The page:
[Full description of the position can be found here](http://philjobs.org/job/show/2535)
Please don’t hesitate to ask me about the position either here at Prosblogion or at firstname.lastname@example.org. Thanks!
(I thought some Prosblogion folks may find this essay interesting, because it touches on and connects with several interesting philosophical and metaphilosophical issues, and also some interesting issues about the role of faith in the religious life. I don’t mention faith in the essay: that’s one of the “connected” issues that isn’t actually touched on. But it’s interesting to me to see how some theists can be very disturbed at the suggestion that they don’t know that God exists, while others shrug it off with some thought along the lines of “Well, that’s what faith is for.”)
I know many people who claim to know whether God exists. In each case (individually), I suspect they’re wrong about their having such knowledge. In fact, I suspect that they are all wrong. That is, I suspect that nobody that I know knows whether God exists. So I suspect that delusions of knowledge about this matter run rampant among folks I know. Not a particularly nice suspicion to harbor, I realize. But I thought I’d express and explain that suspicion here, describing my grounds for it.
Reader Kevin Tobia writes with the following request:
I am currently a graduate student in philosophy working on a project in the philosophy of religion. My project involves a brief survey and I would be incredibly grateful if interested Prosblogion readers would help me by taking it. You do not need to be a faculty member, or even a philosopher to take the survey. It should take about 5 minutes and if you have any questions, please feel free to contact me at email@example.com. The survey link is here: https://qtrial.qualtrics.com/SE/?SID=SV_0oEOD9tAfooXiqp
Thank you for your help!
Thomas Nagel writes a review of Alvin Plantinga’s recent book, Where the Conflict Really Lies, which James Beebe has also nicely reviewed here at Prosblogion.
Nagel’s review is well-written and charitable. He covers much territory by summarizing large swathes of Plantinga-philosophy in succinct paragraphs, all without sacrificing accuracy. (He even appears to have carefully read footnotes from Plantinga’s other works.) His only objection seemed to be that Plantinga does not consider naturalist theories of mental content. Plantinga doesn’t cover them in this book, but he deals with a number of them in a recent PPR paper.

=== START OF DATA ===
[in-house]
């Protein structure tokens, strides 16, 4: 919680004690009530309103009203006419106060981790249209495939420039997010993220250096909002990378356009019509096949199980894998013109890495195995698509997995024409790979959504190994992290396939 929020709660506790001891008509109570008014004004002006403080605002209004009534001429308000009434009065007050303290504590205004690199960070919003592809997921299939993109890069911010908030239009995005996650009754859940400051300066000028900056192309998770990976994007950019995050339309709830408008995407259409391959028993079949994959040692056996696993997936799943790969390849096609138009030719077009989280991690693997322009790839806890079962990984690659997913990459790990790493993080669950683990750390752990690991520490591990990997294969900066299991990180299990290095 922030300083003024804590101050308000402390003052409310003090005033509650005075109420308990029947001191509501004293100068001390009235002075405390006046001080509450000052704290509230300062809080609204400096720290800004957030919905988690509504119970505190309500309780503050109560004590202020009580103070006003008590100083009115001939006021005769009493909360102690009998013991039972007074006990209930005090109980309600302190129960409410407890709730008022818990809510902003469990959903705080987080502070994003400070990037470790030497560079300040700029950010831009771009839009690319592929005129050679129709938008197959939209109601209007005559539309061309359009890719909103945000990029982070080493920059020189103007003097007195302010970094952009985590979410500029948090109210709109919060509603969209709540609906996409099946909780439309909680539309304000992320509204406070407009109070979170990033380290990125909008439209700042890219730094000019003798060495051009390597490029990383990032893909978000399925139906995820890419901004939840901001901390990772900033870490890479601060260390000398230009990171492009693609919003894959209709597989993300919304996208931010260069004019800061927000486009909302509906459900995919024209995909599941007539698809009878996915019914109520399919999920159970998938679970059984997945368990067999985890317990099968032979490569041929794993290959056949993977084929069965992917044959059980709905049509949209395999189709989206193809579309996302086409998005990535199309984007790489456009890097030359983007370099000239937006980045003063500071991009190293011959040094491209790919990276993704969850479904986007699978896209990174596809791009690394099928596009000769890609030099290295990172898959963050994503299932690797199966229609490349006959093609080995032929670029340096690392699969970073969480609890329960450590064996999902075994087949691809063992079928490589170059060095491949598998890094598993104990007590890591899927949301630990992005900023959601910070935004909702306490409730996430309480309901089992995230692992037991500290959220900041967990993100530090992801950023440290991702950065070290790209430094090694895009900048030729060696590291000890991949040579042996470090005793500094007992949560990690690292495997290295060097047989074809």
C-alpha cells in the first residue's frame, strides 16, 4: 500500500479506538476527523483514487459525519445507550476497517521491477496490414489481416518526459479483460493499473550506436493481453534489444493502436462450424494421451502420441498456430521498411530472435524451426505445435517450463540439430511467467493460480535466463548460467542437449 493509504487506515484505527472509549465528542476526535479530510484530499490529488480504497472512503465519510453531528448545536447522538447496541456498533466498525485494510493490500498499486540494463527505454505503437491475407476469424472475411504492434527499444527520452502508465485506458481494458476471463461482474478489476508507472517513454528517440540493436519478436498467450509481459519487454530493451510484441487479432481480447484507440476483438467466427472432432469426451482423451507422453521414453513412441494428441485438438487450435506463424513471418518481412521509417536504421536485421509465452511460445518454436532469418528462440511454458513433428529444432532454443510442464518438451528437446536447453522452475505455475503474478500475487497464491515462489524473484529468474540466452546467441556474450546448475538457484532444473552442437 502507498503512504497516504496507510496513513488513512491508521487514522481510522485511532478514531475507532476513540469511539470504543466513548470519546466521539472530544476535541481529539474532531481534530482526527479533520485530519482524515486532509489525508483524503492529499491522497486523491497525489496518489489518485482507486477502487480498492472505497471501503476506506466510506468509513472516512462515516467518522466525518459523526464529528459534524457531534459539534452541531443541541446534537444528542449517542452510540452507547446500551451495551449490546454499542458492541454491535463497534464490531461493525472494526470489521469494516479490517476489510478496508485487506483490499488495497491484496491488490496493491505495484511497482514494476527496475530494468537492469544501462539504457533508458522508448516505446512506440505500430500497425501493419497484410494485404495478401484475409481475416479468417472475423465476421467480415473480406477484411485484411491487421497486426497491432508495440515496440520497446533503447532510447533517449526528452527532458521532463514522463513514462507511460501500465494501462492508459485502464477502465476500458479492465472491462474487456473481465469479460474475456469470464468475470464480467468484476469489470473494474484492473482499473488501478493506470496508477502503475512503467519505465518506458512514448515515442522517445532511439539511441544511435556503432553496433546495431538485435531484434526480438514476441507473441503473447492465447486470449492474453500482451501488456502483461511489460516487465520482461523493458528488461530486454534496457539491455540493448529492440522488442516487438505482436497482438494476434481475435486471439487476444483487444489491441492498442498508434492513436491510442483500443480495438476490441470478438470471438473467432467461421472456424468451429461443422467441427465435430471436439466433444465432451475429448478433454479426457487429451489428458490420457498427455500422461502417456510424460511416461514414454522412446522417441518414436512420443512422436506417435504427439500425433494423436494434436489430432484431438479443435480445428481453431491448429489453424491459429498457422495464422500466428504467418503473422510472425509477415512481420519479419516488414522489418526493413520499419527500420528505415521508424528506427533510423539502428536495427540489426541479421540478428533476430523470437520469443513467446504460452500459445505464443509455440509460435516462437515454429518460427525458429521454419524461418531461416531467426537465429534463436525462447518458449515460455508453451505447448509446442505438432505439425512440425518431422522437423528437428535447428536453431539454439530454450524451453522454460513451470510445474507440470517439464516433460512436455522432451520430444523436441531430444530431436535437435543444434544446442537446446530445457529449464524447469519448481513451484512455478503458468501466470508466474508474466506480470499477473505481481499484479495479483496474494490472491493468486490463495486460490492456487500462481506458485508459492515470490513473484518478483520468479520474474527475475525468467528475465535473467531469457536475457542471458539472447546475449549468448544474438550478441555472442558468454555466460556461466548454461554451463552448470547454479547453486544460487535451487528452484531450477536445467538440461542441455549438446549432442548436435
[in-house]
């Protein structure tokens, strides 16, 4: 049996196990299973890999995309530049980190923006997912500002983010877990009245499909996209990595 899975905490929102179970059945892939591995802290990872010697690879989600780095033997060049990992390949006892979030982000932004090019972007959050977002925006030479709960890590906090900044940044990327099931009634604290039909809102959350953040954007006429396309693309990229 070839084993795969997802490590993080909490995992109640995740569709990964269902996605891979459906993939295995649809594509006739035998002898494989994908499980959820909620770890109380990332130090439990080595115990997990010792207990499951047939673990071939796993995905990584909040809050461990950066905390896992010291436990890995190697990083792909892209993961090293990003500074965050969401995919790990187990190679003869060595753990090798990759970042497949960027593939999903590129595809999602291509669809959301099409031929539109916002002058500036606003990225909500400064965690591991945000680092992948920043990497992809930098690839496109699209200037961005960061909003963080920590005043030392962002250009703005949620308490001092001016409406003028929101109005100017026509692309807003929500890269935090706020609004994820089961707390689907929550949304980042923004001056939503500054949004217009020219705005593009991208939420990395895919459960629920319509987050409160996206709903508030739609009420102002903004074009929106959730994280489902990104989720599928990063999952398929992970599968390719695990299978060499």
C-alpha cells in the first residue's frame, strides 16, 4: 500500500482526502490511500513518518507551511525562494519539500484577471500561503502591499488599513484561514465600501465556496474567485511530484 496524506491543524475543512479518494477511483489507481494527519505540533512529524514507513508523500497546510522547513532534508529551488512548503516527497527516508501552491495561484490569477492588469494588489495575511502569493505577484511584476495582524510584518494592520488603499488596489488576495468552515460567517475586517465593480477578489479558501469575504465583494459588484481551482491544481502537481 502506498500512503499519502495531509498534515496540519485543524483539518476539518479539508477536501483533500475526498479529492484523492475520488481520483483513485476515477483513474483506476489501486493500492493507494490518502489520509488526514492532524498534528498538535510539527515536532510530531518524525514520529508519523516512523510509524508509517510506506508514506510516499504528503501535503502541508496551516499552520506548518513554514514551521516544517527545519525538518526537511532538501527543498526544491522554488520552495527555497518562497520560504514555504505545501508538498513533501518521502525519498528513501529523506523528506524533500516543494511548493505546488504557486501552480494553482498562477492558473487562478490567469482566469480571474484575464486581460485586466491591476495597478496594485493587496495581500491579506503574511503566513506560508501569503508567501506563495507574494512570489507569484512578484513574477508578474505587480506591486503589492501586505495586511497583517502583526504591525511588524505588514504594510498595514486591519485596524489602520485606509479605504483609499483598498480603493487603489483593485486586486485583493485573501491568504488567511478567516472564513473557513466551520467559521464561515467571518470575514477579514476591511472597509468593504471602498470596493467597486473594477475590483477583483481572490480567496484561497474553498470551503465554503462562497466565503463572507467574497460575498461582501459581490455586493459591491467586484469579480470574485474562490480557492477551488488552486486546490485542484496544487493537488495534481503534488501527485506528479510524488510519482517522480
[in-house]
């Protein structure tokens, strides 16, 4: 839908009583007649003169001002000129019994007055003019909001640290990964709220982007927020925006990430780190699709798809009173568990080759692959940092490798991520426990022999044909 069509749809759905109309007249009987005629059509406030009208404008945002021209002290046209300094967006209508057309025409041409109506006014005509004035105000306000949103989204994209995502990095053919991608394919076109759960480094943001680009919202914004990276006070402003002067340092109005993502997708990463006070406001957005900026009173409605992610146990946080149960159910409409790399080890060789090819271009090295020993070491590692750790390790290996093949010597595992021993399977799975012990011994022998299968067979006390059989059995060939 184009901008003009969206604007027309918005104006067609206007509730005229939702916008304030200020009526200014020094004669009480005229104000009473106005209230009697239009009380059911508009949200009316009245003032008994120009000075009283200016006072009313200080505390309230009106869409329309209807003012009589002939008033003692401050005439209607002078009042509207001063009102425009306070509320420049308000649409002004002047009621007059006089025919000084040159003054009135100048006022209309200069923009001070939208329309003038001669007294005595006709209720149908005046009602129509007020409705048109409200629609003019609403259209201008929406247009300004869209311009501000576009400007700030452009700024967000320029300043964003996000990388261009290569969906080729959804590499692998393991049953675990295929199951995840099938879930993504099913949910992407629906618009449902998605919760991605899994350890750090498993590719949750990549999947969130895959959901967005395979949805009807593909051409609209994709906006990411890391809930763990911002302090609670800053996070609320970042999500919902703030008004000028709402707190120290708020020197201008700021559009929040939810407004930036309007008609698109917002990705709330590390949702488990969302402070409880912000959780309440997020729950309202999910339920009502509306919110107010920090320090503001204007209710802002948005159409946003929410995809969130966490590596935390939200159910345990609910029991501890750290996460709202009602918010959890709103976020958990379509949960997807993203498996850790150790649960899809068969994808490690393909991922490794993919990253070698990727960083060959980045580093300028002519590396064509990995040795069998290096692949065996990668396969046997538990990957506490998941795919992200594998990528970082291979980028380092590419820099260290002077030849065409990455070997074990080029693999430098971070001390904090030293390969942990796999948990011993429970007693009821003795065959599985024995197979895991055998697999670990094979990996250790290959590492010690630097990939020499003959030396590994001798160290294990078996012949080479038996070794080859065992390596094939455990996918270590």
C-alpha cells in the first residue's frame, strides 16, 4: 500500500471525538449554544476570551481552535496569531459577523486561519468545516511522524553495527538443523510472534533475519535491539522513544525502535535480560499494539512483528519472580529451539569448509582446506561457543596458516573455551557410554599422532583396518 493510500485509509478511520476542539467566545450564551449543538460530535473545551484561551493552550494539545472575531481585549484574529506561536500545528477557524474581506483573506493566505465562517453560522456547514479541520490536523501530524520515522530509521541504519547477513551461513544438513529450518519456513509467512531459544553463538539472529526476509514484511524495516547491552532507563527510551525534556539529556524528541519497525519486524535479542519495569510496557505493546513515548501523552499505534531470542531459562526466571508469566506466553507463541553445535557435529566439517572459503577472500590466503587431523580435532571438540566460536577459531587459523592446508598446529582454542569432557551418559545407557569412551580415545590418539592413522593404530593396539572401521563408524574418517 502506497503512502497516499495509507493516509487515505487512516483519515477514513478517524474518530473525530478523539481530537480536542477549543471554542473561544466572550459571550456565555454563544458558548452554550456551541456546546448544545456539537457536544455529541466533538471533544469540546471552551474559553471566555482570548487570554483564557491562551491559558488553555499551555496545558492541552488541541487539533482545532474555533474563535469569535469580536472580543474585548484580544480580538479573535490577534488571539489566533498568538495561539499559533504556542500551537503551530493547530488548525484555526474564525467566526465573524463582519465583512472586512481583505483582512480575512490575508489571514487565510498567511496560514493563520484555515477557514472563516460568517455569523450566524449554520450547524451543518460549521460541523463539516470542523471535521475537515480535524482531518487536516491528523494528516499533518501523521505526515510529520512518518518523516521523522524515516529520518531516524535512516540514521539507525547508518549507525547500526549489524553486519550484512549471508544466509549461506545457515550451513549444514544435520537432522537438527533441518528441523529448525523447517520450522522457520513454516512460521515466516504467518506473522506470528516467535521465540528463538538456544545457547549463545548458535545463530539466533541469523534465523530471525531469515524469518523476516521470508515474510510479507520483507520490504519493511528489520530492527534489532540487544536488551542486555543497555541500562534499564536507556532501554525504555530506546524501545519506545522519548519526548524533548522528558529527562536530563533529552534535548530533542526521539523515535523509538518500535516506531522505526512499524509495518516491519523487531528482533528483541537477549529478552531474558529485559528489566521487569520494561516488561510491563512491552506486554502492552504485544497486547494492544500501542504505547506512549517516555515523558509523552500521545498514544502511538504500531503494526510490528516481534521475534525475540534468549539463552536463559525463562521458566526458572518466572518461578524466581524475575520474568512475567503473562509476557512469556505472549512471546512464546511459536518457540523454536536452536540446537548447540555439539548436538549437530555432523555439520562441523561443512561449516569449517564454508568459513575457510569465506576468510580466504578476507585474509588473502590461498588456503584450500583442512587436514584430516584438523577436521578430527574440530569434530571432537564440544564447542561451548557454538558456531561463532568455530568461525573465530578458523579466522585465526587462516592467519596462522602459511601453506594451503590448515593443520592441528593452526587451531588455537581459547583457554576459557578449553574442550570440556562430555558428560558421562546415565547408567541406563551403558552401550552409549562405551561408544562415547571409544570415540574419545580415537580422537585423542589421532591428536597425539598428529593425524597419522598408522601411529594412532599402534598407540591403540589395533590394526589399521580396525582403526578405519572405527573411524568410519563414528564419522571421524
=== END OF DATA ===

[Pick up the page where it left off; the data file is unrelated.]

So, as one very familiar with Plantinga’s work, I was impressed with Nagel’s review.
From all of us here at Prosblogion and the readership I’m sure: Get well soon!
First, Al did NOT have a heart attack. If you hear that, it’s not true (and it’s false if you didn’t hear it). On Friday, Al had triple bypass surgery to remove some blockage. By all accounts he is recovering well.
When I was with Al for an extended time a little more than a month ago, he was quite vigorous and in great shape, so I can’t imagine what super-powers he’ll have when his recovery is complete and he has achieved maximal health.
Atheists and agnostics, it wouldn’t *hurt* if you sent up a few tentative or conditional prayers to join the rest of us! 😉
Since the summer break is nearly here, I thought I’d remind folks of the Younger Scholars Prize so that the summer break could be used to write/finish entries. Here’s the ad:
Prosblogion readers will most likely be interested in the competition details for the Younger Scholars Prize for Philosophical Theology.
I’d like to thank Matthew Mullins for inviting me to post at Prosblogion. My first entry is going to be a request for help. I would be very grateful if Prosblogion readers could fill out the following, very brief survey: https://surveys.qualtrics.com/SE/?SID=SV_6XKYbWbsP5SBsBS
It will take only about three minutes of your time. The survey is part of my current project on cognitive science and natural theology. The aim is to get a better idea of how philosophers today evaluate natural theological arguments for or against the existence of God. Note that you do not need to be a philosopher of religion or a faculty member to complete this survey. I will post a digest of the results in a few weeks. The survey will be active until I have gathered a predetermined number of responses that would allow for statistically robust results or until two weeks have elapsed.